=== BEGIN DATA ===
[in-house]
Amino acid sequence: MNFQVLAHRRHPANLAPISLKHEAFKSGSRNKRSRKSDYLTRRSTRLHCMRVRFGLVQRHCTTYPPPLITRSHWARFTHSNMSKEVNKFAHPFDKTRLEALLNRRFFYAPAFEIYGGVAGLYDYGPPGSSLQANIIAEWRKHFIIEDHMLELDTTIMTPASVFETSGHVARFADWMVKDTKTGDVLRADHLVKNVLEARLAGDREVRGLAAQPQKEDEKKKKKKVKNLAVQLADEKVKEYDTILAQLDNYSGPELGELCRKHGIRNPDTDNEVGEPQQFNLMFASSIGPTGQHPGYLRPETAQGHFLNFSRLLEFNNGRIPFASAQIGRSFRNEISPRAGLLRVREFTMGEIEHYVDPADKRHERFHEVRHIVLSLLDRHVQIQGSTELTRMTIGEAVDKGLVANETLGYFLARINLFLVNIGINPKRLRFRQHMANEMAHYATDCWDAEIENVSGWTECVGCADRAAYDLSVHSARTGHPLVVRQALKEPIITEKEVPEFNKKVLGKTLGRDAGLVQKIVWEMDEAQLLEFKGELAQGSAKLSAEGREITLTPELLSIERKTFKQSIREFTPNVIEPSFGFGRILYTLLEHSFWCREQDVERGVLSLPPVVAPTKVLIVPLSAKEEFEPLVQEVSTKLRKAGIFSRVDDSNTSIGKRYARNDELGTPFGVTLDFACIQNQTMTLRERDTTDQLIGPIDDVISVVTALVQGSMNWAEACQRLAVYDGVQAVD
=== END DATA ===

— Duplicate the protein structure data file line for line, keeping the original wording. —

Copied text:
[in-house]
Amino acid sequence: MNFQVLAHRRHPANLAPISLKHEAFKSGSRNKRSRKSDYLTRRSTRLHCMRVRFGLVQRHCTTYPPPLITRSHWARFTHSNMSKEVNKFAHPFDKTRLEALLNRRFFYAPAFEIYGGVAGLYDYGPPGSSLQANIIAEWRKHFIIEDHMLELDTTIMTPASVFETSGHVARFADWMVKDTKTGDVLRADHLVKNVLEARLAGDREVRGLAAQPQKEDEKKKKKKVKNLAVQLADEKVKEYDTILAQLDNYSGPELGELCRKHGIRNPDTDNEVGEPQQFNLMFASSIGPTGQHPGYLRPETAQGHFLNFSRLLEFNNGRIPFASAQIGRSFRNEISPRAGLLRVREFTMGEIEHYVDPADKRHERFHEVRHIVLSLLDRHVQIQGSTELTRMTIGEAVDKGLVANETLGYFLARINLFLVNIGINPKRLRFRQHMANEMAHYATDCWDAEIENVSGWTECVGCADRAAYDLSVHSARTGHPLVVRQALKEPIITEKEVPEFNKKVLGKTLGRDAGLVQKIVWEMDEAQLLEFKGELAQGSAKLSAEGREITLTPELLSIERKTFKQSIREFTPNVIEPSFGFGRILYTLLEHSFWCREQDVERGVLSLPPVVAPTKVLIVPLSAKEEFEPLVQEVSTKLRKAGIFSRVDDSNTSIGKRYARNDELGTPFGVTLDFACIQNQTMTLRERDTTDQLIGPIDDVISVVTALVQGSMNWAEACQRLAVYDGVQAVD